FIG. 1 depicts three business entities, whose equipment, working together typically provide remote internet access to user computers 2 through user modems 4. User computers 2 and modems 4 constitute end systems.

The first business entity is the telephone company (telco) that owns and operates the dial-up plain old telephone system (POTS) or integrated services data network (ISDN) network. The telco provides the media in the form of public switched telephone network (PSTN) 6 over which bits (or packets) can flow between users and the other two business entities.

The second business entity is the internet service provider (ISP). The ISP deploys and manages one or more points of presence (POPs) 8 in its service area to which end users connect for network service. An ISP typically establishes a POP in each major local calling area in which the ISP expects to subscribe customers. The POP converts message traffic from the PSTN run by the telco into a digital form to be carried over intranet backbone 10 owned by the ISP or leased from an intranet backbone provider like MCI, Inc. An ISP typically leases fractional or full T1 lines or fractional or full T3 lines from the telco for connectivity to the PSTN. The POPs and the ISP's medium data center 14 are connected together over the intranet backbone through router 12A. The data center houses the ISP's web servers, mail servers, accounting and registration servers, enabling the ISP to provide web content, e-mail and web hosting services to end users. Future value added services may be added by deploying additional types of servers in the data center. The ISP also maintains router 12A to connect to public internet backbone 20. In the current model for remote access, end users have service relationships with their telco and their ISP and usually get separate bills from both. End users access the ISP, and through the ISP, public internet 20, by dialing the nearest POP and running a communication protocol known as the Internet Engineering Task Force (IETF) point-to-point protocol (PPP).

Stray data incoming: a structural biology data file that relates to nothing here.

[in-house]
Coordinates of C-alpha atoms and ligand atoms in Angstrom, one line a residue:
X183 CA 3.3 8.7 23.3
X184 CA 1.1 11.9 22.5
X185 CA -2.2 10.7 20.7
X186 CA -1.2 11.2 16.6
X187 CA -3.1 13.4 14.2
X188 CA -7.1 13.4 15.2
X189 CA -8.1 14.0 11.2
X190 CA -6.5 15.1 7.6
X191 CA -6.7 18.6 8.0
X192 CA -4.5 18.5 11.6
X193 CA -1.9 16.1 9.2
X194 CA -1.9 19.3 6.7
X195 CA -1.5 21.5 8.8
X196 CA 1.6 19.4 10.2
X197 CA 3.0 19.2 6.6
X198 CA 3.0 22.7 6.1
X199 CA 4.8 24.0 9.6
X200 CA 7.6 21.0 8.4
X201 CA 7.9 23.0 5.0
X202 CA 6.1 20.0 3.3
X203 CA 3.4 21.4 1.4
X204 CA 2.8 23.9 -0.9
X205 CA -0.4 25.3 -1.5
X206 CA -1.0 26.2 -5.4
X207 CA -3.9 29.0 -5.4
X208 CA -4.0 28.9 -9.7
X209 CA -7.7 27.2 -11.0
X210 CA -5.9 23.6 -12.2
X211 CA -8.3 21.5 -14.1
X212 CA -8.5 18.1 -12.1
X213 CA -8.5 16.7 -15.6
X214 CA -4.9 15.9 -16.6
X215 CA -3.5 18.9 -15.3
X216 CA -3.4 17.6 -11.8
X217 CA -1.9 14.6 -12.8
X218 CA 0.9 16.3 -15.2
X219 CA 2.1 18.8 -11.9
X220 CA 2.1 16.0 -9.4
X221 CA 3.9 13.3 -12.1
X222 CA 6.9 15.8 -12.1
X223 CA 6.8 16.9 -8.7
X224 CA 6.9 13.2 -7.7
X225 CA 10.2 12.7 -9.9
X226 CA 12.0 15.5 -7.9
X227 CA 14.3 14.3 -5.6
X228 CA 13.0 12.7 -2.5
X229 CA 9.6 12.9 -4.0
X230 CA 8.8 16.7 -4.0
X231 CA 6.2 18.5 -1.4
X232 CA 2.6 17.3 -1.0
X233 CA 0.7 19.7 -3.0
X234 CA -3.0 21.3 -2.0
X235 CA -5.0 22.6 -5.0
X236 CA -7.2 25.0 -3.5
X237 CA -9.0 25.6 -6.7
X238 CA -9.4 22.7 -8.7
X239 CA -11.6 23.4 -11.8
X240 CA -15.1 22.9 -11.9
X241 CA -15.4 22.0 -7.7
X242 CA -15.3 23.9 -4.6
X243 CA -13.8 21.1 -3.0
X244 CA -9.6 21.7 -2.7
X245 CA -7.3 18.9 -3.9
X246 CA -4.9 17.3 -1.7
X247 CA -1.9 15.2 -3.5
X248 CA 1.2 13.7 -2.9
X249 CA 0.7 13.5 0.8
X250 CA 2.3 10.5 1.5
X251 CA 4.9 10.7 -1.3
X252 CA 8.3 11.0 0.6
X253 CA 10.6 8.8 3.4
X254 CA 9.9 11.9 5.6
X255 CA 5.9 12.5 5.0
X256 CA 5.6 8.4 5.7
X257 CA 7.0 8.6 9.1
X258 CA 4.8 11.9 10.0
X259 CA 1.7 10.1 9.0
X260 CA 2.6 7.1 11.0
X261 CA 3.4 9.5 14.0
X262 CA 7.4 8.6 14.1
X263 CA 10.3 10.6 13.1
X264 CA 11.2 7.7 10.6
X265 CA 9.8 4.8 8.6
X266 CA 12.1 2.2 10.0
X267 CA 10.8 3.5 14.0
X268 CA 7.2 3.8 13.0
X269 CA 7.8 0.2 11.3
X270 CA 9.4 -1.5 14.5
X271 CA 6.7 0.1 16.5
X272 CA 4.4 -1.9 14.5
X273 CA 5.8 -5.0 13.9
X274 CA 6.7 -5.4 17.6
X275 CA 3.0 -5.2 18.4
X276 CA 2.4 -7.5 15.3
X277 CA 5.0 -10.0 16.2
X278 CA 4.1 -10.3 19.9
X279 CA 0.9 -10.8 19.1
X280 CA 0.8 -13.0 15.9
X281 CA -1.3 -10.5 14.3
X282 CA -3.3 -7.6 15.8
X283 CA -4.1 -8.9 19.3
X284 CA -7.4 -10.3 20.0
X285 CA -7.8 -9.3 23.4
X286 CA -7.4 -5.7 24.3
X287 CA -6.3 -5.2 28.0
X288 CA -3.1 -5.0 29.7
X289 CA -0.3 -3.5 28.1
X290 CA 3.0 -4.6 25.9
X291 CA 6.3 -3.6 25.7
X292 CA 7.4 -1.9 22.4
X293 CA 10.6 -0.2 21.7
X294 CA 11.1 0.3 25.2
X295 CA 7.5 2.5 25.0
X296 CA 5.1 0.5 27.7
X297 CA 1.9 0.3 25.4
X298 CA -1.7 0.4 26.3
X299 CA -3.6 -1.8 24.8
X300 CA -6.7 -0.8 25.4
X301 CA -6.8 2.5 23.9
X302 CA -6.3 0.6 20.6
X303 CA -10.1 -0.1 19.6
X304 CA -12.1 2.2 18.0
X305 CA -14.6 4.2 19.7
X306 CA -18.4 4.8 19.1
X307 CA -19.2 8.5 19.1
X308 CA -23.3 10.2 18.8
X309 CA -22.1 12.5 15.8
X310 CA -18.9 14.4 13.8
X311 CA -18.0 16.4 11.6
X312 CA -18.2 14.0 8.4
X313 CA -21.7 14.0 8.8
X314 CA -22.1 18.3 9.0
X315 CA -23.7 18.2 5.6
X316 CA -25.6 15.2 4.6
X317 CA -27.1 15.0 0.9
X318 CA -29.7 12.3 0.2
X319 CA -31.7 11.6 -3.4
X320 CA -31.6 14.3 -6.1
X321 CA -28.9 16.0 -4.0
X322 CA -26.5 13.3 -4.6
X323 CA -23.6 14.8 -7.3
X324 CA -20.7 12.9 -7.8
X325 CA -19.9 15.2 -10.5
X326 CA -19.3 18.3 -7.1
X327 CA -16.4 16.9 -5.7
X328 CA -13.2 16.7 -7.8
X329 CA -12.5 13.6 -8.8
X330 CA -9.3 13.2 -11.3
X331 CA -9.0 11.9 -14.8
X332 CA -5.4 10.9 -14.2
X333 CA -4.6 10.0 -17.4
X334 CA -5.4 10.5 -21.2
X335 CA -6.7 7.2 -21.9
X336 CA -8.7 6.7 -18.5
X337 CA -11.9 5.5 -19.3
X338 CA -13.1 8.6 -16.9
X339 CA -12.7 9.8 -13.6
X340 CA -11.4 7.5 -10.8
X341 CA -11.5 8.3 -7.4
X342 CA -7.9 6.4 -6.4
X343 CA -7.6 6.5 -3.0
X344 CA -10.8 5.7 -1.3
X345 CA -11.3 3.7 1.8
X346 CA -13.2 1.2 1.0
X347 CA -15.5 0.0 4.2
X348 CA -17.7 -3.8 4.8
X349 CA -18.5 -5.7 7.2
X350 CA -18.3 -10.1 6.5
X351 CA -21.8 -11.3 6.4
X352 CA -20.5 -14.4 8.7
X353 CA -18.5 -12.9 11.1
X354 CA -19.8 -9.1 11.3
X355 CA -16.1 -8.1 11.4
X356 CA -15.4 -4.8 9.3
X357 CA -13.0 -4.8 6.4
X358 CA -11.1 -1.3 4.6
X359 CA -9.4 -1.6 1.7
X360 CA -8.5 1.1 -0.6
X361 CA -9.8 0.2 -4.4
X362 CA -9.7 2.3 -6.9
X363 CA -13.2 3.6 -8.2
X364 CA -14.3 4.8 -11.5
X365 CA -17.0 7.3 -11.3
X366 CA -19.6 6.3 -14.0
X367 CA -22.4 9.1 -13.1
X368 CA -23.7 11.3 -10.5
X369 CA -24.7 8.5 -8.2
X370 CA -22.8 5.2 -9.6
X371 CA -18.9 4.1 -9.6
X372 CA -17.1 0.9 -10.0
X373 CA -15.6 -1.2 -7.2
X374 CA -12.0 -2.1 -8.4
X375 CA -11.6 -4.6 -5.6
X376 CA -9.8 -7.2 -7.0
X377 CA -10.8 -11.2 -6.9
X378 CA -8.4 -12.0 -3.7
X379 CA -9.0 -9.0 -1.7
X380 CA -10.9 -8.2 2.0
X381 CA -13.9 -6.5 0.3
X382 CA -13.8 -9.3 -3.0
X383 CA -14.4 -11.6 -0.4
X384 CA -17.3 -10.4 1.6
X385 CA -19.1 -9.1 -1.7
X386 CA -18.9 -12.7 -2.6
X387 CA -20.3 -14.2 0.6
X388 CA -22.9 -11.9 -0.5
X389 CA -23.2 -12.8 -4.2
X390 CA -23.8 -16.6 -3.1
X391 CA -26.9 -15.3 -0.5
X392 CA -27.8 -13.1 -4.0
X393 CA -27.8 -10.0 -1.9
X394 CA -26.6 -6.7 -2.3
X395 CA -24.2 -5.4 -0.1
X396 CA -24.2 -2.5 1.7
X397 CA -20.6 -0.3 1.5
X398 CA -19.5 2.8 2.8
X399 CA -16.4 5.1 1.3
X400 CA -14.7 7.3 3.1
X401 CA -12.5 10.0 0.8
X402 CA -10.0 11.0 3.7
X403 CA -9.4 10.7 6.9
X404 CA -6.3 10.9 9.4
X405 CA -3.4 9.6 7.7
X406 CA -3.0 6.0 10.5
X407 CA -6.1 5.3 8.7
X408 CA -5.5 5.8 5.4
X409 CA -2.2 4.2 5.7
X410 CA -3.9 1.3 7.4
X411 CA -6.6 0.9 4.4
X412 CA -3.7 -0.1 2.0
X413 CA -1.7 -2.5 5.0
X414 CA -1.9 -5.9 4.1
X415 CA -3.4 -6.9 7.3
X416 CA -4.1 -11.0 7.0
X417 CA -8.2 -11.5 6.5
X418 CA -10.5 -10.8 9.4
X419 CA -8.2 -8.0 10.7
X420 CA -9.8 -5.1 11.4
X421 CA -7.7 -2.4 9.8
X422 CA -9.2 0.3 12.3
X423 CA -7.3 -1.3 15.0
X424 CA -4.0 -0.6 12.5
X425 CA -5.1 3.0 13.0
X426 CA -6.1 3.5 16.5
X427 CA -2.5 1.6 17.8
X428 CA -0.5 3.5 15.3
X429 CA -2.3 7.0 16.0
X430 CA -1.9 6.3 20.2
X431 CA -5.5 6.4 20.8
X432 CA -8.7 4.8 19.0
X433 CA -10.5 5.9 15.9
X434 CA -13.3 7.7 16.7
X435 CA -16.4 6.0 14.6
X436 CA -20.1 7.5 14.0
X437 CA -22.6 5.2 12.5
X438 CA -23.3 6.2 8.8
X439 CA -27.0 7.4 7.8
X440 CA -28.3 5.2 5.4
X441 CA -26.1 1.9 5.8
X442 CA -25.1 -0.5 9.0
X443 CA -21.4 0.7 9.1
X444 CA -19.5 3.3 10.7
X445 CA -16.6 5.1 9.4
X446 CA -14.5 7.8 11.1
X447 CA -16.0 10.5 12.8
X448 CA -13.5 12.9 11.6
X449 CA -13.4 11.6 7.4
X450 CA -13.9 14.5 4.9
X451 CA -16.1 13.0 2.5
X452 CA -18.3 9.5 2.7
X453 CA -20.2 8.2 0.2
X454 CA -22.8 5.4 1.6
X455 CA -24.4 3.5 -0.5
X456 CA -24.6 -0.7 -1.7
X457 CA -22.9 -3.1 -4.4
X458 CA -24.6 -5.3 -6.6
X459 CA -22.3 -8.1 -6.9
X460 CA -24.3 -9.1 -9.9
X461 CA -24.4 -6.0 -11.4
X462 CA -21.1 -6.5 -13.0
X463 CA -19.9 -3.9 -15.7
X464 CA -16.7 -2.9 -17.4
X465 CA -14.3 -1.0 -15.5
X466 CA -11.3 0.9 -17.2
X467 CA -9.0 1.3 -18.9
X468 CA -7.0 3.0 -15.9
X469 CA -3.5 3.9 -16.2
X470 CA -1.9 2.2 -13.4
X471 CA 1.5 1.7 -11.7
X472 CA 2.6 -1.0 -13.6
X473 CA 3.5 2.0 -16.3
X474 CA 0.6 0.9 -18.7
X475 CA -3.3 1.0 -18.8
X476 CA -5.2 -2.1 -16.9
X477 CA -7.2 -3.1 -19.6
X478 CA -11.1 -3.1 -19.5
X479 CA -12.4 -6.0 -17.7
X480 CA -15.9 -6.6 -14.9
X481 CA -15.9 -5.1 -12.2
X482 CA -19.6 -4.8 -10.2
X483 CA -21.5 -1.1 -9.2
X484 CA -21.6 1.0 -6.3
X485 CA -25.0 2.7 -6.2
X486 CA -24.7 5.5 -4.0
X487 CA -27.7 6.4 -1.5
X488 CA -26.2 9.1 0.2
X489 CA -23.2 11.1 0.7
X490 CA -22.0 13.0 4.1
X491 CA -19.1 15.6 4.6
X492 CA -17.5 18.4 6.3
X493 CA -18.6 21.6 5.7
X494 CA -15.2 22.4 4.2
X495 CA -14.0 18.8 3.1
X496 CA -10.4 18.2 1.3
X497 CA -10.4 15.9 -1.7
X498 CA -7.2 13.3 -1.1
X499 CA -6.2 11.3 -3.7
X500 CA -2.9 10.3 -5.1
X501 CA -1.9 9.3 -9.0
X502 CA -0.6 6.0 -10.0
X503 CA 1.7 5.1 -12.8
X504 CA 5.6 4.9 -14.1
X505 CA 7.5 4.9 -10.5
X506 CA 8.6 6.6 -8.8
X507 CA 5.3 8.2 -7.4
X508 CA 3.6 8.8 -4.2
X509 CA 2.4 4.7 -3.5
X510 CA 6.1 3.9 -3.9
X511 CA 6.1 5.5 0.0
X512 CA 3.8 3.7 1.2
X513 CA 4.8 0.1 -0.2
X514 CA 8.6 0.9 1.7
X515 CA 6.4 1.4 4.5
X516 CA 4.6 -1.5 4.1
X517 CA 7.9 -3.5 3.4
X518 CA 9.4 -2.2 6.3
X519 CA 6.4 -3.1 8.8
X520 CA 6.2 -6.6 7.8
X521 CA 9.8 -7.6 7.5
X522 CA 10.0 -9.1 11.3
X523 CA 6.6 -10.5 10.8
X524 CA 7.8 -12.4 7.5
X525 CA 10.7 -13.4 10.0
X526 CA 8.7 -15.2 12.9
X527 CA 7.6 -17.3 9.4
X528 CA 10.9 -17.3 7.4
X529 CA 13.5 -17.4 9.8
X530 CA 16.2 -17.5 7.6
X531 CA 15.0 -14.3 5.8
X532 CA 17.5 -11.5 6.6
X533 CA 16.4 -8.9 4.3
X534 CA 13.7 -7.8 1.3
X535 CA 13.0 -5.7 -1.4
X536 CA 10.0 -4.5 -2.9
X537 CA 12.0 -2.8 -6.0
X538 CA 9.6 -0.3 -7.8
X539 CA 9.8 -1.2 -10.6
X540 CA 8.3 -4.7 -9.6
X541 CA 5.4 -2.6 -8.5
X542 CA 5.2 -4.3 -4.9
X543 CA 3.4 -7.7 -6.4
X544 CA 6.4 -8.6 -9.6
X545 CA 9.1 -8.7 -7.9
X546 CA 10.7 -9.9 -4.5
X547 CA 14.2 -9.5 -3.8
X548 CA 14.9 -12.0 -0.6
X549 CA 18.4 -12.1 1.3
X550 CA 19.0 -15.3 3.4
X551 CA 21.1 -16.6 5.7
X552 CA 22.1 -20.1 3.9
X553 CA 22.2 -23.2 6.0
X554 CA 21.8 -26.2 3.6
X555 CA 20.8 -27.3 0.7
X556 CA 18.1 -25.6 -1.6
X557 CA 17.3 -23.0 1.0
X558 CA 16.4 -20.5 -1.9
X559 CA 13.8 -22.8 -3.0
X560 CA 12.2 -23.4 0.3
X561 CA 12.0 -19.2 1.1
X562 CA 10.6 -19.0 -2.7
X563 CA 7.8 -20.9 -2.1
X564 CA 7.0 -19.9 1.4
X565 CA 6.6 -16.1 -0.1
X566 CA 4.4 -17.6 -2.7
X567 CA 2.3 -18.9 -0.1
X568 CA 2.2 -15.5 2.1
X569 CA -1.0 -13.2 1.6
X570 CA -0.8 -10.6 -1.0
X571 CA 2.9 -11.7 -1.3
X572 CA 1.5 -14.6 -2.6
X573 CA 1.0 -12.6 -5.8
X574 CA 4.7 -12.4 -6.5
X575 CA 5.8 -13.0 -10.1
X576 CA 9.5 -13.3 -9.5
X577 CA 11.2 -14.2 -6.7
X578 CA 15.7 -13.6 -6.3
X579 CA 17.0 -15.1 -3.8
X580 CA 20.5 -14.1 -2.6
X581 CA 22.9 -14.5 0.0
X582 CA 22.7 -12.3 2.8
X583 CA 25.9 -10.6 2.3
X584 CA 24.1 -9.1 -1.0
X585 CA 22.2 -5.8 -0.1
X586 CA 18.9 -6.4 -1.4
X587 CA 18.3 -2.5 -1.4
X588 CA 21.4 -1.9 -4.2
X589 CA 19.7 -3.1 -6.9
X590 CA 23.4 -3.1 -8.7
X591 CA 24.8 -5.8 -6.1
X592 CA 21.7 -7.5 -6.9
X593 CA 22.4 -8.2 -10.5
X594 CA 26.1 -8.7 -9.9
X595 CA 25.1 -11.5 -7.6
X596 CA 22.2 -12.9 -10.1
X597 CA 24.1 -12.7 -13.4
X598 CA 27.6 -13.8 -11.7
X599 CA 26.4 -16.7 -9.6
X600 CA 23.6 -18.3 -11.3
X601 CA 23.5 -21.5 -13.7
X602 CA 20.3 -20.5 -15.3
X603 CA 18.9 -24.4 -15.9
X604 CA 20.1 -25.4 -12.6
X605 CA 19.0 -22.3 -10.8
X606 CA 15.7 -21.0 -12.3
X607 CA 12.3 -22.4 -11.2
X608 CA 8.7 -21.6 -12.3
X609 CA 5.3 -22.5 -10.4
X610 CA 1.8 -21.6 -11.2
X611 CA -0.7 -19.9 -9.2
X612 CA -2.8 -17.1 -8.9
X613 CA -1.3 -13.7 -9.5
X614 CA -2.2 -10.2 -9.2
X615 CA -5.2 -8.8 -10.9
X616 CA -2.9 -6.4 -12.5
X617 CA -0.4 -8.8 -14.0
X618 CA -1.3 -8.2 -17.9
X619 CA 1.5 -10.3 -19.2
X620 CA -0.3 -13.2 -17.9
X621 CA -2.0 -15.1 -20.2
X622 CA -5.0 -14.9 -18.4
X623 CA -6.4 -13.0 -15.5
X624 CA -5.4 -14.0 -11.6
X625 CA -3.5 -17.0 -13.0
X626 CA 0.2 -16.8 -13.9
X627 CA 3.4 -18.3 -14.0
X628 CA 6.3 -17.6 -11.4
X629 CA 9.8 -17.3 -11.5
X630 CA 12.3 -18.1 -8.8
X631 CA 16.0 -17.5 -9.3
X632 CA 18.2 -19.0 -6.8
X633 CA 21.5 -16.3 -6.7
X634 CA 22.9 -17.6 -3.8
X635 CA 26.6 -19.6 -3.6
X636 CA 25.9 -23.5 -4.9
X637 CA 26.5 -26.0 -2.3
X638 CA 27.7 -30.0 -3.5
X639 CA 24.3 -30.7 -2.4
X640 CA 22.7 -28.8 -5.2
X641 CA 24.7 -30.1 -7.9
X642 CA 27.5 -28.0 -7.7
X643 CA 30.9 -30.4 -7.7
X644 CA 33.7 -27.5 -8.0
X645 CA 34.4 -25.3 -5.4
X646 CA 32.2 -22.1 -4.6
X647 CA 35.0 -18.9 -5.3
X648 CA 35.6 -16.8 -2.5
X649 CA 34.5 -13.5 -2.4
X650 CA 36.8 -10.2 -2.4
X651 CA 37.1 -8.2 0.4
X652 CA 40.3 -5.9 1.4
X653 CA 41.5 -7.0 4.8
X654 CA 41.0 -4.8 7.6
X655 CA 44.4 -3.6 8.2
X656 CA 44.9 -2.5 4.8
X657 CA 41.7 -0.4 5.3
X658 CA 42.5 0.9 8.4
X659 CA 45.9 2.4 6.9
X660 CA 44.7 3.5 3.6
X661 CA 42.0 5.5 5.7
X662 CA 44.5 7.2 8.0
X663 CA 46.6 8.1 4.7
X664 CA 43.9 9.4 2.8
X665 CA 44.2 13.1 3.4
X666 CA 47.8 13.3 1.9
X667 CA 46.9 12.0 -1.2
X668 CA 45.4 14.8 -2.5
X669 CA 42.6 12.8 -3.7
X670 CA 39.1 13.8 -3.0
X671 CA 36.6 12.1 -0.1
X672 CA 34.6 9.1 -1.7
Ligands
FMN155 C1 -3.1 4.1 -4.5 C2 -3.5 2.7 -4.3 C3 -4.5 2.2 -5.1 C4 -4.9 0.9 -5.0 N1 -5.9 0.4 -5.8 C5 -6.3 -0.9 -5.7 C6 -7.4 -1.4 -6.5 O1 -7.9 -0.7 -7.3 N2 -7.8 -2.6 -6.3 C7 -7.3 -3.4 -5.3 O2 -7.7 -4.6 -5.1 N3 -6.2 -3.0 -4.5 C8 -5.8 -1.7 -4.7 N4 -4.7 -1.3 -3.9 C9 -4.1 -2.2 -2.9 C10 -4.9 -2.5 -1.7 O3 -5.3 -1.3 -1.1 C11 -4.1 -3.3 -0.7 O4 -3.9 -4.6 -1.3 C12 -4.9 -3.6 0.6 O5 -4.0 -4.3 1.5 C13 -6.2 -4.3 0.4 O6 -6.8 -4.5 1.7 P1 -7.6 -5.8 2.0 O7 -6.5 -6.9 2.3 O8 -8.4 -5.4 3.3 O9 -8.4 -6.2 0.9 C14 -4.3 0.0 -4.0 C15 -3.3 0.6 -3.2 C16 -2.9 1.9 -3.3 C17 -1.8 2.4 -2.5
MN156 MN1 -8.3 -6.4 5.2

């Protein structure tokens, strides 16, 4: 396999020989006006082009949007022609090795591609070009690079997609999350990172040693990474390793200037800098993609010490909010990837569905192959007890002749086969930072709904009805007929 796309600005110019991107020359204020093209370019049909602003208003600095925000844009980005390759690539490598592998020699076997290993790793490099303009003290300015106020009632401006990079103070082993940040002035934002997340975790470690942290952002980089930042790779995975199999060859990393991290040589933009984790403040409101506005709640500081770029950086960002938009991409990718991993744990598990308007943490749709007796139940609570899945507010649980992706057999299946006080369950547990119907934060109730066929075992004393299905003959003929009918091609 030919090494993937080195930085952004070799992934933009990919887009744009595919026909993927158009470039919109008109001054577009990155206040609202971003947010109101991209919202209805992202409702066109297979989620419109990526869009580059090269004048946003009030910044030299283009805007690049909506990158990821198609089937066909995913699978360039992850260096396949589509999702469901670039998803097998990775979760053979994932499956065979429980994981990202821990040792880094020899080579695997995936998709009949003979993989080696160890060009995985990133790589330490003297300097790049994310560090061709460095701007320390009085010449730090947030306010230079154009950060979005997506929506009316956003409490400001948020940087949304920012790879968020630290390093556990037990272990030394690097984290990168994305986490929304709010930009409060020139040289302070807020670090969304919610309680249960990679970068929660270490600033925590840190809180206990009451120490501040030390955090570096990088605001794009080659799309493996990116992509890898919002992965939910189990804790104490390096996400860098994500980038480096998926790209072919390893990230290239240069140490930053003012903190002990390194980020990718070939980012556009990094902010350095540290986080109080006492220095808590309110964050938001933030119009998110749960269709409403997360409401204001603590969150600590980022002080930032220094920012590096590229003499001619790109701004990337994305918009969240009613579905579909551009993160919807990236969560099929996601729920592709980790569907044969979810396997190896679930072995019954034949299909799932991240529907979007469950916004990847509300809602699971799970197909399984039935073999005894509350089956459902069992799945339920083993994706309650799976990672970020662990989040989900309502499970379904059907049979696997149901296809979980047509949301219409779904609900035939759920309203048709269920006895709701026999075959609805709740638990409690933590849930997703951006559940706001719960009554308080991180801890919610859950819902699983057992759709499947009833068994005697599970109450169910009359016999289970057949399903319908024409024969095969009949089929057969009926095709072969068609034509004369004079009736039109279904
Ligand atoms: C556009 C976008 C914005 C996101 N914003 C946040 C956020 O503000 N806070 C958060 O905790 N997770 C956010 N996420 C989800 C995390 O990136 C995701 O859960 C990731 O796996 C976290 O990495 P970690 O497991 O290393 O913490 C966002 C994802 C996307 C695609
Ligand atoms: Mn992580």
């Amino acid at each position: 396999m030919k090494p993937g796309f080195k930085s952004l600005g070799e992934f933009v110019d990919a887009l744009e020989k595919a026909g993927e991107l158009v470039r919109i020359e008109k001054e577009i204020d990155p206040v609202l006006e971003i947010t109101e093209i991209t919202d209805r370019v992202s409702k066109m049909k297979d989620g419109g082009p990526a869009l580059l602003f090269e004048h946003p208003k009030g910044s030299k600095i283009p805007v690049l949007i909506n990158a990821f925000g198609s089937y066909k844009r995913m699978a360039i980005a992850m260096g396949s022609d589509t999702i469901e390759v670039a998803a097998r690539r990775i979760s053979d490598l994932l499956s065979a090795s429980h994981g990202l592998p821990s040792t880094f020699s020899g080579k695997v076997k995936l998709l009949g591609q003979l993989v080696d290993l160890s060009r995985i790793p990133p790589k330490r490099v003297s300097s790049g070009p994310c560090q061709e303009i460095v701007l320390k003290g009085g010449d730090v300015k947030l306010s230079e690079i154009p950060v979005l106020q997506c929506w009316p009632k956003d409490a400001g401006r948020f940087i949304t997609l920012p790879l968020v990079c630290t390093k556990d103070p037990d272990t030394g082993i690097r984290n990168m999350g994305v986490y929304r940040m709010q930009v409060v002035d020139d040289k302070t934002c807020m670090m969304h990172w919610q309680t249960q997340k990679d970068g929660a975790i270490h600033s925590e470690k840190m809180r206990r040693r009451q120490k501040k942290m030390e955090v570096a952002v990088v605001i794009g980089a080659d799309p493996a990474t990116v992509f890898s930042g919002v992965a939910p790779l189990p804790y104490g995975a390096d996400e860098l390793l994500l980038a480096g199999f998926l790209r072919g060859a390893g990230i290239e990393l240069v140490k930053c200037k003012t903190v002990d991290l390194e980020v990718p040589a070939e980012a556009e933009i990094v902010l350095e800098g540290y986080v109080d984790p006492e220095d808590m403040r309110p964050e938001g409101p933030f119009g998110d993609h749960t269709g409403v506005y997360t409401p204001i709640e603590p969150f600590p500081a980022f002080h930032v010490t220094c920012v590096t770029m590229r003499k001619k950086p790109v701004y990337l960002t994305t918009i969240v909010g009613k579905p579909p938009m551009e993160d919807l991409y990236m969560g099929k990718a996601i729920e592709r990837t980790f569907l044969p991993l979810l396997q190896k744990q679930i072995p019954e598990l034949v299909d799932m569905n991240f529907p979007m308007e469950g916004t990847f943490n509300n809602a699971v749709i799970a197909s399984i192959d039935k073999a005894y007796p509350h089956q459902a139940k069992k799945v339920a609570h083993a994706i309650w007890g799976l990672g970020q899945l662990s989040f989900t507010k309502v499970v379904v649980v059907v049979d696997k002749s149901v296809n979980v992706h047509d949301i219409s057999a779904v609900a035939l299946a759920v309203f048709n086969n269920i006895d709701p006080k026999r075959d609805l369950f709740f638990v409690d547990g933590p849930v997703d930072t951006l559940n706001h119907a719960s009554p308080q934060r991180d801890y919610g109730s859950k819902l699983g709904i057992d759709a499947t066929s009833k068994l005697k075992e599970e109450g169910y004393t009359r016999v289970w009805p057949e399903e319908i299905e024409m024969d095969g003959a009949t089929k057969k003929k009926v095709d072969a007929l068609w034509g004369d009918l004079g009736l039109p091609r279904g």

The third business entity is the private corporation which owns and operates its own private intranet 18 through router 12B for business reasons. Corporate employees may access corporate network 18 (e.g., from home or while on the road) by making POTS/ISDN calls to corporate remote access server 16 and running the IETF PPP protocol. For corporate access, end users only pay for the cost of connecting to corporate remote access server 16. The ISP is not involved. The private corporation maintains router 12B to connect an end user to either corporate intranet 18 or public internet 20 or both.

End users pay the telco for the cost of making phone calls and for the cost of a phone line into their home. End users also pay the ISP for accessing the ISP's network and services. The present invention will benefit wireless service providers like Sprint PCS, PrimeCo, etc. and benefit internet service providers like AOL, AT&T Worldnet, etc.